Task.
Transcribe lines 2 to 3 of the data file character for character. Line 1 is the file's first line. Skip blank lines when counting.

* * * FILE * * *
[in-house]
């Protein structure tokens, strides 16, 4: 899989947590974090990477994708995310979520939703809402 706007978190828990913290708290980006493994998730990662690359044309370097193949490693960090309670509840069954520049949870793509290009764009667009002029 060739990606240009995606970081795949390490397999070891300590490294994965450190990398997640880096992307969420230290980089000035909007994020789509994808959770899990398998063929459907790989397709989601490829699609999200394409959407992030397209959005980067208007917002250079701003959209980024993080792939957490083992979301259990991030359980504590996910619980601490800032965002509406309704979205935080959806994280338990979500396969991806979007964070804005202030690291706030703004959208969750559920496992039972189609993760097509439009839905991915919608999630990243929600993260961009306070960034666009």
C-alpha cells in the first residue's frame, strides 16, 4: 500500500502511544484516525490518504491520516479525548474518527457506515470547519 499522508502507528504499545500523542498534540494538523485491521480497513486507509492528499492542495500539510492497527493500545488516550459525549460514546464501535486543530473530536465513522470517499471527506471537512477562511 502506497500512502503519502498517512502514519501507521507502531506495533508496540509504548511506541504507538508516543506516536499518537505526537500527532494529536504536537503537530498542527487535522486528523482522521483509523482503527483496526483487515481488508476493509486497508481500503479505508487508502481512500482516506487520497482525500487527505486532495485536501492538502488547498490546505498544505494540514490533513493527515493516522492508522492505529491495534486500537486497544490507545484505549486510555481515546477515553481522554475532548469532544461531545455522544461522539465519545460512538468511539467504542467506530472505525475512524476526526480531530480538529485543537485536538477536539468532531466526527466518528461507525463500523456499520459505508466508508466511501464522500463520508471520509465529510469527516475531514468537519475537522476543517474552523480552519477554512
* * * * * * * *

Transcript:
């Protein structure tokens, strides 16, 4: 899989947590974090990477994708995310979520939703809402 706007978190828990913290708290980006493994998730990662690359044309370097193949490693960090309670509840069954520049949870793509290009764009667009002029 060739990606240009995606970081795949390490397999070891300590490294994965450190990398997640880096992307969420230290980089000035909007994020789509994808959770899990398998063929459907790989397709989601490829699609999200394409959407992030397209959005980067208007917002250079701003959209980024993080792939957490083992979301259990991030359980504590996910619980601490800032965002509406309704979205935080959806994280338990979500396969991806979007964070804005202030690291706030703004959208969750559920496992039972189609993760097509439009839905991915919608999630990243929600993260961009306070960034666009």
C-alpha cells in the first residue's frame, strides 16, 4: 500500500502511544484516525490518504491520516479525548474518527457506515470547519 499522508502507528504499545500523542498534540494538523485491521480497513486507509492528499492542495500539510492497527493500545488516550459525549460514546464501535486543530473530536465513522470517499471527506471537512477562511 502506497500512502503519502498517512502514519501507521507502531506495533508496540509504548511506541504507538508516543506516536499518537505526537500527532494529536504536537503537530498542527487535522486528523482522521483509523482503527483496526483487515481488508476493509486497508481500503479505508487508502481512500482516506487520497482525500487527505486532495485536501492538502488547498490546505498544505494540514490533513493527515493516522492508522492505529491495534486500537486497544490507545484505549486510555481515546477515553481522554475532548469532544461531545455522544461522539465519545460512538468511539467504542467506530472505525475512524476526526480531530480538529485543537485536538477536539468532531466526527466518528461507525463500523456499520459505508466508508466511501464522500463520508471520509465529510469527516475531514468537519475537522476543517474552523480552519477554512